Alfred Hitchcock Had Some Harsh Words About Working With Actors

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Only in the last few years has there been an expanded conversation about the on-set treatment of actors and crew on set. From the #MeToo movement to the recent battle from IATSE for better working conditions (that didn't exactly go terrifically), the working conditions for so many who work in the entertainment industry can be abhorrent. People work exceptionally long hours, are treated with very little respect, and many are not paid fairly. Even worse, some are subject to physical and/or emotional abuse. The glitz and glamor of Hollywood is so appealing, but the system that supports that image could not be further away from it.

While this has only come to light in the mainstream recently, this kind of behavior has existed for much longer. It was rarely ever talked about, and if it was, there would be a hefty concerted effort to silence that talk. However, occasionally, someone within the industry talks about the way people are treated, but they spin it in a way to make it seem comical and light hearted, where there's absolutely no introspection to be had. They simply tell the story as if it's the way things are supposed to be. This is what happened with Alfred Hitchcock when he appeared on "The Dick Cavett Show" back in 1972. What was an amusing anecdote 50 years ago now sheds a lot of light on how he treated his collaborators.

'All actors should be treated like cattle'

During the interview, Dick Cavett mentions that, at one point during Alfred Hitchcock's career, the filmmaker referred to actors as "cattle." Hitchcock wanted to clear that up, and by doing so, only made himself look worse. He said:

"Well, I think at the time, I think I said, or I was accused of calling actors cattle, and I said that I would never say such an unfeeling, rude thing about actors at all. What I probably said was that all actors should be treated like cattle."

Hitchcock being Hitchcock, someone truly adept at making something sinister sound funny, does get a big laugh out of Cavett and the audience form his remark. Even a few people applaud the sentiment. But if you really hear what he's saying there, it shows just how little respect the man has for the people who are working with him. Cavett even bolsters Hitchcock further when he says, "It's amazing how much is the director's work and how little the actors are needed." These are the kinds of conversations going out to the mass public, telling them how the movie business operates. This is supposedly a master of his craft, and he has everyone laughing about actors being worthless.

He does show a little respect for Carole Lombard, with whom he worked on "Mr. and Mrs. Smith." During one day of production on the film, she had a corral constructed and brought in three cows that wore name tags with the actors in the film's names. He liked her because "she had a great sense of humor" to be able to do something like that. Of course, having a "great sense of humor" has been used countless times to excuse abhorrent talk in the workplace. We can't ask Carole Lombard if doing something like this was a defense mechanism, as she has not been with us for some time, but it very well could have been.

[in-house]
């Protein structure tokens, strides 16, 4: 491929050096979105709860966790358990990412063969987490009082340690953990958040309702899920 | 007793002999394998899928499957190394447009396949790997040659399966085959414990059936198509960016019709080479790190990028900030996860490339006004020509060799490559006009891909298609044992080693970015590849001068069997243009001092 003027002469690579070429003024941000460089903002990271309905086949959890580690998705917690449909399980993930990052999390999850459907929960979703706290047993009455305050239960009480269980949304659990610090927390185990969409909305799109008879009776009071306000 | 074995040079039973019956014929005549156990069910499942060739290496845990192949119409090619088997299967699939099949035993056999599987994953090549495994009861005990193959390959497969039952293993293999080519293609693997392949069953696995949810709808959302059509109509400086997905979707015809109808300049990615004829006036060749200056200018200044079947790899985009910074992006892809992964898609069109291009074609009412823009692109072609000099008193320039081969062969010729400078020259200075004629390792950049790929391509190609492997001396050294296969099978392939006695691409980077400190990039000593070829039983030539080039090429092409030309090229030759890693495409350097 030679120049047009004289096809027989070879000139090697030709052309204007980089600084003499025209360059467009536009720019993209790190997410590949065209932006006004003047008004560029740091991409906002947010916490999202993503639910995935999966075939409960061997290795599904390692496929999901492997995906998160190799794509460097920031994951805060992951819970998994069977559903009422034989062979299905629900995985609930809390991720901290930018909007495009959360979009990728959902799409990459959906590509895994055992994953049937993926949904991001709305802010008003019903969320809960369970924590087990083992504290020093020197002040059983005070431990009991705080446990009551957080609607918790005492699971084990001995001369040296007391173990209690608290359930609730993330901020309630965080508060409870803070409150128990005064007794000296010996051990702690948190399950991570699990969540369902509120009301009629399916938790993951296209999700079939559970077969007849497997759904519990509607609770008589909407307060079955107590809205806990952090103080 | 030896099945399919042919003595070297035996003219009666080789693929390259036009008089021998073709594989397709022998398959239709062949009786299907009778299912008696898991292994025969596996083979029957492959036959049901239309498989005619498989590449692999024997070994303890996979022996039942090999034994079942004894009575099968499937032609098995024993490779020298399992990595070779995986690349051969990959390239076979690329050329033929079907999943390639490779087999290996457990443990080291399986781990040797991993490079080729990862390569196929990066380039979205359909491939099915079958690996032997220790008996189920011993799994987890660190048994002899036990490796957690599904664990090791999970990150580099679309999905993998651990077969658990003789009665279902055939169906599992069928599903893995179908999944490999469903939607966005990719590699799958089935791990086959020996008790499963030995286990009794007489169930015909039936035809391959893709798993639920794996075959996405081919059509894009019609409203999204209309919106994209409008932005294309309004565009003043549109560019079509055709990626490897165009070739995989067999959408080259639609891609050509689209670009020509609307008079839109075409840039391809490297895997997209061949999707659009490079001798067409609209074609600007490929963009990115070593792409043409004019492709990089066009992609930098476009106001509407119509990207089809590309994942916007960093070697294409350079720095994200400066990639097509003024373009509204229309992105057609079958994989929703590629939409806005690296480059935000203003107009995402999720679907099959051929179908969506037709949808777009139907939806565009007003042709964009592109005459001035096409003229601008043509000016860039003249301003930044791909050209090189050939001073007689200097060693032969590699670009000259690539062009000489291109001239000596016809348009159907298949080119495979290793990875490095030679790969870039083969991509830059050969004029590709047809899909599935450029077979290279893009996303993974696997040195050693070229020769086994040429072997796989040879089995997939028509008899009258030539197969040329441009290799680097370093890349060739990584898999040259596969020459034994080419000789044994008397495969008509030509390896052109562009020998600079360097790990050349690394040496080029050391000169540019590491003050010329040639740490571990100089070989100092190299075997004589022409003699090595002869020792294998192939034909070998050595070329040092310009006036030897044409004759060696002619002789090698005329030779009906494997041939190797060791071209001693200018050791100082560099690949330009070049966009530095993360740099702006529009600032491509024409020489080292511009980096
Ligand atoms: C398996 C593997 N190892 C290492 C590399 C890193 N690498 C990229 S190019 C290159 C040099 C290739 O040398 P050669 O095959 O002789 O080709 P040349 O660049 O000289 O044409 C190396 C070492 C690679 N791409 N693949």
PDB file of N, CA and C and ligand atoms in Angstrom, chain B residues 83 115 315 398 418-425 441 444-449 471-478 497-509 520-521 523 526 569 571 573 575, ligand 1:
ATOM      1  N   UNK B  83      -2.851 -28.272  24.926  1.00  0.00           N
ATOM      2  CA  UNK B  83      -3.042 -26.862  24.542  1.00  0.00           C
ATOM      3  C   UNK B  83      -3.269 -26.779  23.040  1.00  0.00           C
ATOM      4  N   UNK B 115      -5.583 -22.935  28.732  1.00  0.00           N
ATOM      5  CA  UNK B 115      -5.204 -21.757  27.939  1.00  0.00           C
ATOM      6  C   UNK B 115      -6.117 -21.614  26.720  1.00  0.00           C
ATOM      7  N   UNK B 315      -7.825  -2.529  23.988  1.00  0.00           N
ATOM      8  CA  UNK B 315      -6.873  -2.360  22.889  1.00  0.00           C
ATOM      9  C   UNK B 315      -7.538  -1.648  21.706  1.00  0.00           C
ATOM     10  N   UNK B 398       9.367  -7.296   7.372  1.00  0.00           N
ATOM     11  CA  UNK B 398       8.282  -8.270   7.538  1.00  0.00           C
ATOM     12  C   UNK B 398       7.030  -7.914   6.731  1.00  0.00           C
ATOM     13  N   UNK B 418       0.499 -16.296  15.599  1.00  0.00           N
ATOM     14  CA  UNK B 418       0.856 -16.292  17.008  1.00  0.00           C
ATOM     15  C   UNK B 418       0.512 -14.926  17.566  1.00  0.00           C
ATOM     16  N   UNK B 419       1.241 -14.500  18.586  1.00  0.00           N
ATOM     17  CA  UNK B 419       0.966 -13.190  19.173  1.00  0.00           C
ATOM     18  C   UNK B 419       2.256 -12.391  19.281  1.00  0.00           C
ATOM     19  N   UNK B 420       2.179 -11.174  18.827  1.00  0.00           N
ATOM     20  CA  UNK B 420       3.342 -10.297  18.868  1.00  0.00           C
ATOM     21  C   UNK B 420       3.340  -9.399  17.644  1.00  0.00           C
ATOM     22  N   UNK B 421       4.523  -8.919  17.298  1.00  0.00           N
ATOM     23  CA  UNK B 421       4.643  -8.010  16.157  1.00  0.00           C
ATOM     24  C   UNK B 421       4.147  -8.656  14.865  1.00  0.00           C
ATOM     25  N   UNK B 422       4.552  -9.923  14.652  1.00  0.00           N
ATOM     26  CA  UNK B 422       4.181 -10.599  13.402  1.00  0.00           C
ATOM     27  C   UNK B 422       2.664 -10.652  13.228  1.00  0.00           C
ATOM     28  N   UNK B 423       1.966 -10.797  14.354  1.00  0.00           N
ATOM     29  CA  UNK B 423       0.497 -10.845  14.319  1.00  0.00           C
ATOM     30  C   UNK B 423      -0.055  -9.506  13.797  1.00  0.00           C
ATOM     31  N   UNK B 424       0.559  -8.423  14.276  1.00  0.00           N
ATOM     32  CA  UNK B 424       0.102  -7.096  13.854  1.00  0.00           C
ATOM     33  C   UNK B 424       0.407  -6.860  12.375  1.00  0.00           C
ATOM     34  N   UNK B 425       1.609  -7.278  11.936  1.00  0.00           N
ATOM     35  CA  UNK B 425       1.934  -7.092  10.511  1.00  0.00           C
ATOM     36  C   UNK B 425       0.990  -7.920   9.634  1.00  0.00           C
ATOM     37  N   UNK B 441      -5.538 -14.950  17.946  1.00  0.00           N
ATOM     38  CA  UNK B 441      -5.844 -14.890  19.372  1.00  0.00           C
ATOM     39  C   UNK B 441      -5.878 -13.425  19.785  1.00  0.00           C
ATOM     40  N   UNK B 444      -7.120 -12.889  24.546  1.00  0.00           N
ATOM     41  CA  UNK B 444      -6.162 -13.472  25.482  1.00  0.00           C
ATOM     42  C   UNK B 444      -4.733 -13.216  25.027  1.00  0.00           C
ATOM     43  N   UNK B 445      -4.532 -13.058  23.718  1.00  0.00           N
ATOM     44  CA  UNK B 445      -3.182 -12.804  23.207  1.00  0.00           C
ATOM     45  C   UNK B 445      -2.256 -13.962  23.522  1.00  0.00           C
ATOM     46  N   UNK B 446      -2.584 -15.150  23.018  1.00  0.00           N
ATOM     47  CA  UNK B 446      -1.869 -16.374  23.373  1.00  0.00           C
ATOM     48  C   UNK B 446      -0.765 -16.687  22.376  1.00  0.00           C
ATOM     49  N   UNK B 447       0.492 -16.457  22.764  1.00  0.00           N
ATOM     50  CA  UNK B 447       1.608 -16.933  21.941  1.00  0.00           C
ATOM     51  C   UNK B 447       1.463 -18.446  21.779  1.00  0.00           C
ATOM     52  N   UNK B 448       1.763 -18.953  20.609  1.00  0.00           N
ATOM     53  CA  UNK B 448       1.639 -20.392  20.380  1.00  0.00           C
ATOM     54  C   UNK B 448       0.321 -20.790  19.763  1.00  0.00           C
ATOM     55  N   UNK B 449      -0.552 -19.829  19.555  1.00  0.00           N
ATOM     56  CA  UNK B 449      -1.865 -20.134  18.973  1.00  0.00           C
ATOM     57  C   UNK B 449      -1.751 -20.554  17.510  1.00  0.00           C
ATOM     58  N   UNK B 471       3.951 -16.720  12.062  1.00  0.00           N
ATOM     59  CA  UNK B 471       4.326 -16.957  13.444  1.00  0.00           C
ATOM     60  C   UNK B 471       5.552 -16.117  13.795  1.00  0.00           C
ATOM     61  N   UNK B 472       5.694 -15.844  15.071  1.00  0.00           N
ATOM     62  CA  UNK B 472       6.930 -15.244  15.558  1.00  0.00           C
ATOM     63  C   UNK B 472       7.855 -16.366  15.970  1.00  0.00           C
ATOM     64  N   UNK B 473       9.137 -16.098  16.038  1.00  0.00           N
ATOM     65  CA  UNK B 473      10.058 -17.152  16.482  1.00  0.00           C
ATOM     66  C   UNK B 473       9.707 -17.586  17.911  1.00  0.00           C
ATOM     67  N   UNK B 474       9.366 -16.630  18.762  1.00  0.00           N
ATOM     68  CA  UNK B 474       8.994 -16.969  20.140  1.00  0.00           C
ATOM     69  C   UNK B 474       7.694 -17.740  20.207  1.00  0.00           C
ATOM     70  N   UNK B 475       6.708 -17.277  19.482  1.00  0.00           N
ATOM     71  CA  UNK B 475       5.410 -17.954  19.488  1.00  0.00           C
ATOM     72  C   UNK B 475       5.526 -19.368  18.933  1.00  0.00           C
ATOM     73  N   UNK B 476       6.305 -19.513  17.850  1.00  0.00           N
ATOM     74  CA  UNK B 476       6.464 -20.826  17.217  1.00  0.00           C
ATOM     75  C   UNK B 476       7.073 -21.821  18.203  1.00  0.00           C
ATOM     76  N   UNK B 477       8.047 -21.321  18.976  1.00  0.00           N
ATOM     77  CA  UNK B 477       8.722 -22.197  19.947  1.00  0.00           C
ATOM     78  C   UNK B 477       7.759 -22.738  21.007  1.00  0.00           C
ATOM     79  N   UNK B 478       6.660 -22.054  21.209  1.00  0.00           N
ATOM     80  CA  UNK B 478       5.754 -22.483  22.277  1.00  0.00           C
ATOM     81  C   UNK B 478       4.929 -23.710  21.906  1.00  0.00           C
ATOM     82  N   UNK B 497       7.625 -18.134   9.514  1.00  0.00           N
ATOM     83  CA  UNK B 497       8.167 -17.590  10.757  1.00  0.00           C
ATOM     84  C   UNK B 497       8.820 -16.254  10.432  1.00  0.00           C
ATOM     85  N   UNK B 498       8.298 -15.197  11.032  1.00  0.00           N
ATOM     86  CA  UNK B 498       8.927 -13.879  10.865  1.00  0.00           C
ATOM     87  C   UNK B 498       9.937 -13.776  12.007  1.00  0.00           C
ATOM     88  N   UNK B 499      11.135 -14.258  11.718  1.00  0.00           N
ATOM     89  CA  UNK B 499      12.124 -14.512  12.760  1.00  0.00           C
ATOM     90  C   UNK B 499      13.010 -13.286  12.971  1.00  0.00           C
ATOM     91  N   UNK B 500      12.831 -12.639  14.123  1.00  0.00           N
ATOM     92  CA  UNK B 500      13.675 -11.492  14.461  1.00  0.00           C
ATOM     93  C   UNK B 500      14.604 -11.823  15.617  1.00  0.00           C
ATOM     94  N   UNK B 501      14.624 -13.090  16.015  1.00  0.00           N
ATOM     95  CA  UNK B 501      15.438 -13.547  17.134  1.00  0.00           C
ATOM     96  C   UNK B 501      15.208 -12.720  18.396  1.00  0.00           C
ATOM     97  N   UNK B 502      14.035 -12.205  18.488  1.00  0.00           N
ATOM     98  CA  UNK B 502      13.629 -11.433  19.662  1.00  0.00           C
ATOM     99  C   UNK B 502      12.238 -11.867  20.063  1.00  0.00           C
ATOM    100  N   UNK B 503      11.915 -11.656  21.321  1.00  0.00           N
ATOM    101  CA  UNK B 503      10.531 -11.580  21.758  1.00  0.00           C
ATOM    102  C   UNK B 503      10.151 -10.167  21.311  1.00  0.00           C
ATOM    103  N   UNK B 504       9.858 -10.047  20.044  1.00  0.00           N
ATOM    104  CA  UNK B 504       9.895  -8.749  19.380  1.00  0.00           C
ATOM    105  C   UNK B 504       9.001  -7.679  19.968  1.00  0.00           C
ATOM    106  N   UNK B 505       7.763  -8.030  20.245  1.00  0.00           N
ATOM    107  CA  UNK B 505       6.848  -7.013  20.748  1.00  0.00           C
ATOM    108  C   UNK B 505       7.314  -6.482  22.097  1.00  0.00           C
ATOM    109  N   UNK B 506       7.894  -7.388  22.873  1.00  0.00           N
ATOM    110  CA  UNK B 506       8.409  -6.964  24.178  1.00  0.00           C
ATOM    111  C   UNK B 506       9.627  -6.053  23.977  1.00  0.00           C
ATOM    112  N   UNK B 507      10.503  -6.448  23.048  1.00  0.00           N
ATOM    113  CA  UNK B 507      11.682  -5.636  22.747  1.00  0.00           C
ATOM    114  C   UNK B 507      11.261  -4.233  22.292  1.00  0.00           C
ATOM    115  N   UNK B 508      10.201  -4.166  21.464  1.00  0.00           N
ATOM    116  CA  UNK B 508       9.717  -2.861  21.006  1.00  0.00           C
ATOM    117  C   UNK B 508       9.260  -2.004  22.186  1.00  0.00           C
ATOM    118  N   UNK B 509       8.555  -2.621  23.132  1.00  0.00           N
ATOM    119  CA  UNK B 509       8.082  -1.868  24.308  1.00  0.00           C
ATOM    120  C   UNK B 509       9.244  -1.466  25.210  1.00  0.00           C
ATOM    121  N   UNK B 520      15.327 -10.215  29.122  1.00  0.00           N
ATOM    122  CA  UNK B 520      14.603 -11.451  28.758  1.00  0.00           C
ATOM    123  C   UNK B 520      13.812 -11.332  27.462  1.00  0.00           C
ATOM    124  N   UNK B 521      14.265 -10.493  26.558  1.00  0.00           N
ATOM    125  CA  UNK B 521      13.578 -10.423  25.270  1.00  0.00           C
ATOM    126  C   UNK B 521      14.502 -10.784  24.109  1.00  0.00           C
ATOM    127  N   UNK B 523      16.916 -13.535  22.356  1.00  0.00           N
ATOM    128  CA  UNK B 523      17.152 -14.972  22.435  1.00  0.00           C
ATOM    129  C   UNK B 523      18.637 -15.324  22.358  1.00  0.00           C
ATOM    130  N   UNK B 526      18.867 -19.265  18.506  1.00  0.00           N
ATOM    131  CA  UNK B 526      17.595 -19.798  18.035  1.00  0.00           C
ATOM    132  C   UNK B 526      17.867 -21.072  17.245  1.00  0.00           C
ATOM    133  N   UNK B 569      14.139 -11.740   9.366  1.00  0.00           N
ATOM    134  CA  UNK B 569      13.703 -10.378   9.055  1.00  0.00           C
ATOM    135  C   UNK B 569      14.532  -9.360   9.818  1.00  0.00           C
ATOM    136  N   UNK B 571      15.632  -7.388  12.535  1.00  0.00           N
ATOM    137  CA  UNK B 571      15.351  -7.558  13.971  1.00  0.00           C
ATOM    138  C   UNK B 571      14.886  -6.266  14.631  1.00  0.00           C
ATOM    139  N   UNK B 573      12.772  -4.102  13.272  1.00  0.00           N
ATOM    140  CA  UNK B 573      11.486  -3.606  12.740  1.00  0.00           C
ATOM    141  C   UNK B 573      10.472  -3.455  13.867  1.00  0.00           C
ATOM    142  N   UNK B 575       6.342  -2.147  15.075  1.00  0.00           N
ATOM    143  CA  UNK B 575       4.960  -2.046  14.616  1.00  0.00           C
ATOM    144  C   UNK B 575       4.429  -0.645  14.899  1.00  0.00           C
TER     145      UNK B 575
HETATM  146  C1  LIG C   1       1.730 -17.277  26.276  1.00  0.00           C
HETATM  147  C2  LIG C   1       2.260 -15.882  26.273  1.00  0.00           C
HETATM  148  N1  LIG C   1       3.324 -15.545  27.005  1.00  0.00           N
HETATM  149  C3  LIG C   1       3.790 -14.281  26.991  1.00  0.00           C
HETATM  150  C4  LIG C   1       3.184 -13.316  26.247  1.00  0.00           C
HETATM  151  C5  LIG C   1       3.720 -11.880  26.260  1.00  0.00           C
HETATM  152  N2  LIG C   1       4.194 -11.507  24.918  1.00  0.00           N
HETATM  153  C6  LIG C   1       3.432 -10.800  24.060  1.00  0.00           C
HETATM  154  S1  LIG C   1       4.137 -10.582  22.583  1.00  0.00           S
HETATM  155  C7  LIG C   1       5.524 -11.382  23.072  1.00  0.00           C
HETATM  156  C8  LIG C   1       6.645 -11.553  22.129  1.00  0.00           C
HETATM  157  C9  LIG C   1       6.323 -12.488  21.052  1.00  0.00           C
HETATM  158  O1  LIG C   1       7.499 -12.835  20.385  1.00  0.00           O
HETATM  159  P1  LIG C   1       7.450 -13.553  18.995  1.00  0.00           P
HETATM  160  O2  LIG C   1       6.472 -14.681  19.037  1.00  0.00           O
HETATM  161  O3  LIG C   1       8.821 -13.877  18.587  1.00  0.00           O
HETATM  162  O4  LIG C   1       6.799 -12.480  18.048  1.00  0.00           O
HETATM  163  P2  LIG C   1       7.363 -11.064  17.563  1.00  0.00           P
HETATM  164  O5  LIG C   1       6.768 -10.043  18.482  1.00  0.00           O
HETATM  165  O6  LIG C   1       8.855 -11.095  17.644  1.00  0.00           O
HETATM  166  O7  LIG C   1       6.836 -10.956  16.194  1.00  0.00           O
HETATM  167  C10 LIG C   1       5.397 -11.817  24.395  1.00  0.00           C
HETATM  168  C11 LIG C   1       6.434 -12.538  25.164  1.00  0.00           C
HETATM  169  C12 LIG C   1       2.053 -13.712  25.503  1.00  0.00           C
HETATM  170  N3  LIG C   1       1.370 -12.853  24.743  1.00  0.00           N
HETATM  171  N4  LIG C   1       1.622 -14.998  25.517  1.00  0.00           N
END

Luckily, a prominent Alfred Hitchcock collaborator has tried to put the record straight on how he treated people. Unfortunately, Tippi Hedren had to live through it.

'I'll ruin your career'

Tippi Hedren starred in two of Alfred Hitchcock's films in his later years, 1963's "The Birds" and 1964's "Marnie." She was the latest in his long run of platinum blonde leading ladies, and according to Hedren, she became the object of his obsession. According to Hedrern, whether through interviews or her own autobiography, she alleges that Hitchcock sexually harassed her by speaking of fantasies he had about the actress, as well as stalking her, even going so far as to try to kiss her and have her touch him. Hedren was under contract with Hitchcock for seven years, and because of her refusal of his advances, he would not let her out of that contract to do other work. In an interview with the New York Times, Hedren says:

"I said, I've got to get out of the contract. He said, I'll ruin your career. And he did. He wouldn't let me out of the contract. I'd be a really big star if he hadn't stopped my career. There were so many people who wanted me for their films. All he said was, 'She isn't available.' That's a mean, mean man."

She spent years just getting $600 a week from her contract, not acting in anything. Hedren could have become one of Hollywood's go-to leading ladies, and instead, she was under the thumb of someone who thought actors should be treated like cattle. They were people to be corralled and to do exactly what he said. Of course, Alfred Hitchcock made great films. Even Tippi Hedren still said of him, "What he did with his life is astounding. There is no one in this world that did films like he did. Nobody." but if you are a filmmaker who wants to take lessons from how Hitchcock made his films, emulate what he did on screen and not what he did off it. Learn how to make a great films and respectfully collaborate with other brilliant artists. They're not mutually exclusive.